“There are reasons for these numbers, because so many people still don’t understand rape and sexual assault. And neither does our justice system hold people to account for it.”

Rape culture “deeply embedded”

Dane Woodland is a 25-year old feminist and community activist who is studying sociology at Memorial University. He’ll be one of the speakers at Saturday’s Slutwalk, and is looking forward to the event.

Dane Woodland. Submitted photo.
Dane Woodland. Submitted photo.

“There’s always more room to be learning about rape culture,” he said. “I think that going to Slutwalk is a really good opportunity to learn, and to connect, and hopefully to feel safe and to also feel empowered and be allowed to celebrate who you are.”

When he tells people about Slutwalk, it often produces a confused reaction, he says, laughing. But that opens a valuable opportunity to talk about the issues, he notes, and to try to raise people’s awareness about just how widespread sexual violence and rape culture is.

“The big thing is that rape culture’s so deeply embedded. Right from a very young age we’re socialized to think that a behaviour that might be considered inappropriate was something that they didn’t mean that way, or that it should be forgiven or overlooked. For myself—being a trans man—being socialized as a woman and being taught to learn how to protect and prevent rape as opposed to rape being something that people are taught not to do, was definitely an experience that I had.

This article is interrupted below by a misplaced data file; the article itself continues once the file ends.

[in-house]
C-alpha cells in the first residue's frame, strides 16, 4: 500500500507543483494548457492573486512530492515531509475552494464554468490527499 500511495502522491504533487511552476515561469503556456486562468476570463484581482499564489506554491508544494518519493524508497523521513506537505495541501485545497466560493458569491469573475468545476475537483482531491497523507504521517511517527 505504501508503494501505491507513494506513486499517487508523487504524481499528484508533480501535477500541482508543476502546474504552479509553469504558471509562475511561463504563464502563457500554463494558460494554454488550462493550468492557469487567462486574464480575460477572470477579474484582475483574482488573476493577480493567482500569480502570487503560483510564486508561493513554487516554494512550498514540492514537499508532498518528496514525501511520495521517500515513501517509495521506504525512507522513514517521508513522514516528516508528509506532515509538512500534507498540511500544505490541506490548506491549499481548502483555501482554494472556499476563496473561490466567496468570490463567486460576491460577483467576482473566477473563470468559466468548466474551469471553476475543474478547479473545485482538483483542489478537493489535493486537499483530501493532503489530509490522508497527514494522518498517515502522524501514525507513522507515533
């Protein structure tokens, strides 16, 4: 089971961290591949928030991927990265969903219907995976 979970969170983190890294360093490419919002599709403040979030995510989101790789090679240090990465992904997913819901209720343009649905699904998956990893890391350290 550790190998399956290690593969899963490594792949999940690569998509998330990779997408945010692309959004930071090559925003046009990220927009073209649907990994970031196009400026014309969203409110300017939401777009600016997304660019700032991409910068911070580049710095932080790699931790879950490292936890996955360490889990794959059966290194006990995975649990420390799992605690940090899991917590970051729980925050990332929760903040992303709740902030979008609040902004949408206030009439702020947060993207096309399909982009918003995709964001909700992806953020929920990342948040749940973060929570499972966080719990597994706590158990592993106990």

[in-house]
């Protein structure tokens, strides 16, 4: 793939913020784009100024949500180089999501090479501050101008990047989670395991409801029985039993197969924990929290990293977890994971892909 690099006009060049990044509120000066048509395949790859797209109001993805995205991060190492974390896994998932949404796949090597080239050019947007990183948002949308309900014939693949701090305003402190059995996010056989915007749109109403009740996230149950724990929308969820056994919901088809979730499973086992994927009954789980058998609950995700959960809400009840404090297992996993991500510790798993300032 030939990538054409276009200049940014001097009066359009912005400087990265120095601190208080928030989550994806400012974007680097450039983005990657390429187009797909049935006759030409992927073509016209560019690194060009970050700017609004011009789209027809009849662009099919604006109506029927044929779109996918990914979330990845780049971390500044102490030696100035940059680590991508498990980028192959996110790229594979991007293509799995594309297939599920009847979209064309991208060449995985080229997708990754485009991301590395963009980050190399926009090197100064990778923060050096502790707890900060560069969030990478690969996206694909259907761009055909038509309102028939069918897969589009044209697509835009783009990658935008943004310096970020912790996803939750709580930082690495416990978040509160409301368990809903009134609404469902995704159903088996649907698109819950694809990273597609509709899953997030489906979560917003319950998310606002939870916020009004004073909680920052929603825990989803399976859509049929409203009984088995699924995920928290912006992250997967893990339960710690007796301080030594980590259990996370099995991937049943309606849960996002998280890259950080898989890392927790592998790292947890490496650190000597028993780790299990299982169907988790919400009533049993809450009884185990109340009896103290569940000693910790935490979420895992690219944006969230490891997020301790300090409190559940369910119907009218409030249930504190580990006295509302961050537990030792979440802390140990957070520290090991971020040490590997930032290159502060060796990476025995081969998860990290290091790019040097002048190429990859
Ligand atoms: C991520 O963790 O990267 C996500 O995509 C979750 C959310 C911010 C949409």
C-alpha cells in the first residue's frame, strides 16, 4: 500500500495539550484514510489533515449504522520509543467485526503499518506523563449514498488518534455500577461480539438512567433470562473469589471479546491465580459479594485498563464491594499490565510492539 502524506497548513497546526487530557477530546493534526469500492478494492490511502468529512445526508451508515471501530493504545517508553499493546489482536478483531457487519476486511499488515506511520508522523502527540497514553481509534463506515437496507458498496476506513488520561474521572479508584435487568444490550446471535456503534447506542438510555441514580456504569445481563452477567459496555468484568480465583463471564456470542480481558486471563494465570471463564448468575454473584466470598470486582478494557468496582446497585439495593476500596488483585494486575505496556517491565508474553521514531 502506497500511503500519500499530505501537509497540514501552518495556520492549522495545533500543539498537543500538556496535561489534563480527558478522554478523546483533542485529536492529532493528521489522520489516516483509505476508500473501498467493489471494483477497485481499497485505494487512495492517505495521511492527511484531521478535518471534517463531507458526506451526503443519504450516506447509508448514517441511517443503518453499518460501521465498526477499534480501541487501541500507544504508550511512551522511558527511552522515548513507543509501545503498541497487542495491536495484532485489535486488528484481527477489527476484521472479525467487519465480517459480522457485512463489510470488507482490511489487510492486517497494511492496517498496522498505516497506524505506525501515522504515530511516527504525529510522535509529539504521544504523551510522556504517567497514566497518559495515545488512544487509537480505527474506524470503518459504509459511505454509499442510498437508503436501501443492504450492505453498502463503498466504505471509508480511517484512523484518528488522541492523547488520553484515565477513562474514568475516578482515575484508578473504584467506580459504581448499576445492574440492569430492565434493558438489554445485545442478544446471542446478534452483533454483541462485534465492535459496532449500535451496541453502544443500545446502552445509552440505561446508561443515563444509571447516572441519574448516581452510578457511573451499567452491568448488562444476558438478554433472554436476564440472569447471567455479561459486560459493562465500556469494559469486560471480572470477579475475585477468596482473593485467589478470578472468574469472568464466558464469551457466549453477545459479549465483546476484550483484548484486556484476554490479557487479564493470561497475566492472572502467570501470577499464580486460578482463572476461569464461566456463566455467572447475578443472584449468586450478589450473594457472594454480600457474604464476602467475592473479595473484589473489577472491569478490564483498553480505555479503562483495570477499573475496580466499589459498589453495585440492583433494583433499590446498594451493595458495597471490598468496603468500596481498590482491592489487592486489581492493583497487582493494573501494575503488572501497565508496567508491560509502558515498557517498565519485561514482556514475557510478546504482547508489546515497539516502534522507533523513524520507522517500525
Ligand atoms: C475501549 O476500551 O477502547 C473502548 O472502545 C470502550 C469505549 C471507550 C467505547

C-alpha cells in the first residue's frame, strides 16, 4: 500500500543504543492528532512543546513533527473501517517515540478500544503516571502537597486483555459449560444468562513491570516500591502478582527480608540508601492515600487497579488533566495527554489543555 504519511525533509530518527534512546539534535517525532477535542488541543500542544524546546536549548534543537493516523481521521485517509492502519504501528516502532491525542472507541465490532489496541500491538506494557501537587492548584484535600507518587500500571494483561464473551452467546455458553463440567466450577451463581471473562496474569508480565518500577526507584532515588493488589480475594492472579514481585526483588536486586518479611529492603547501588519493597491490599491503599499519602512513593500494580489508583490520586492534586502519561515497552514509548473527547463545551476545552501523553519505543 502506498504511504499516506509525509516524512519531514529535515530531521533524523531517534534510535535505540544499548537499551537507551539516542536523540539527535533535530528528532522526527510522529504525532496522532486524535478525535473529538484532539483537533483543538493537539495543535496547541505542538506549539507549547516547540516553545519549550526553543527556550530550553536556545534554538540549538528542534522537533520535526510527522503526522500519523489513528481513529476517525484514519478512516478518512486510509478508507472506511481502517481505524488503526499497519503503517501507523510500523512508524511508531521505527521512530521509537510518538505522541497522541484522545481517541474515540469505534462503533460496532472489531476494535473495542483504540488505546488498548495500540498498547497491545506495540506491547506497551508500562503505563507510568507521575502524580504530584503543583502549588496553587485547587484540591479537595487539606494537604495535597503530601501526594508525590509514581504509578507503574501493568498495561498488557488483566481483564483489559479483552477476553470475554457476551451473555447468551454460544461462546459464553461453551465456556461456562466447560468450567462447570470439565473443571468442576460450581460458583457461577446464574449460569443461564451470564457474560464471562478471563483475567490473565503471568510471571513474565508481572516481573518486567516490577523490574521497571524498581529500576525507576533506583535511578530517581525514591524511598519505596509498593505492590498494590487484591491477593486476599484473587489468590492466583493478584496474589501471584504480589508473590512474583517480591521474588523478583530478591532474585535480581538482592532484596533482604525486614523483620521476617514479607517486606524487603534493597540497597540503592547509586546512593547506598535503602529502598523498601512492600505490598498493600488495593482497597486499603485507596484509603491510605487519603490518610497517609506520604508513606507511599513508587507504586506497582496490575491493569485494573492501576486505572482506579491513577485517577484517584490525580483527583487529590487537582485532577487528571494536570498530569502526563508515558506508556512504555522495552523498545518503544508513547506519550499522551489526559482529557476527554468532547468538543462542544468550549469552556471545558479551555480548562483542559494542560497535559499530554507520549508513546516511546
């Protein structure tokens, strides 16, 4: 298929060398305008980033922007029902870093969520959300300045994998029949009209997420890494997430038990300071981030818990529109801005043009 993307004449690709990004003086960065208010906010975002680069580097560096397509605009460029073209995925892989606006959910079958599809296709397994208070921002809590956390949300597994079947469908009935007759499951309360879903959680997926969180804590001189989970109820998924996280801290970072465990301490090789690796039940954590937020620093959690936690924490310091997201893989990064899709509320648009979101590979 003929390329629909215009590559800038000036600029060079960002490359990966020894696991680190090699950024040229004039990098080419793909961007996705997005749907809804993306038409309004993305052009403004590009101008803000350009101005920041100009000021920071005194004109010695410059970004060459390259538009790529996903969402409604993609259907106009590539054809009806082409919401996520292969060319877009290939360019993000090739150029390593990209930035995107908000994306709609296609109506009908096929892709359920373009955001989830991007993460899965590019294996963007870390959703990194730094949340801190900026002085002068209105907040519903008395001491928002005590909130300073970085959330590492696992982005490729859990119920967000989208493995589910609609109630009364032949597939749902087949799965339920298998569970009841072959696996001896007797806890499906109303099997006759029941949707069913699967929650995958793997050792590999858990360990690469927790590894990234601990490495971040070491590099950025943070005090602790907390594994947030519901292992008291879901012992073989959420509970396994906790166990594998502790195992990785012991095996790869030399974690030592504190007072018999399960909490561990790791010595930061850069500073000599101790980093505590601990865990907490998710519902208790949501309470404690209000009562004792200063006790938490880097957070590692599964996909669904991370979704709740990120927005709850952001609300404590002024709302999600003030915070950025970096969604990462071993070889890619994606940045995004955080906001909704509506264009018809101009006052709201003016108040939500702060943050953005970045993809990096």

“[As] a victim and a survivor it’s even more important to me because the way that we portray sexual assault and rape in the media and what actually happens are so different. And the experiences that people have with the judicial system and with their friends and their families and their partners and the perpetrators themselves are so much more complex than what we understand,” Woodland adds.

Seeking justice

Woodland says SlutWalk has been an important aid for him in coming to understand his own experience, but he also hopes it’ll provide an opportunity to help others navigate their experiences with sexual violence. It’s also an important opportunity to educate people on how to support those who come forward. The theme for this year’s Slutwalk is ‘Justice’, and it’s a theme that resonates deeply for him.

“For me, justice really sounds like believing someone and believing the circumstances.”

One of the important challenges, Woodland says, is helping to change the stereotypes society associates with sexual assault.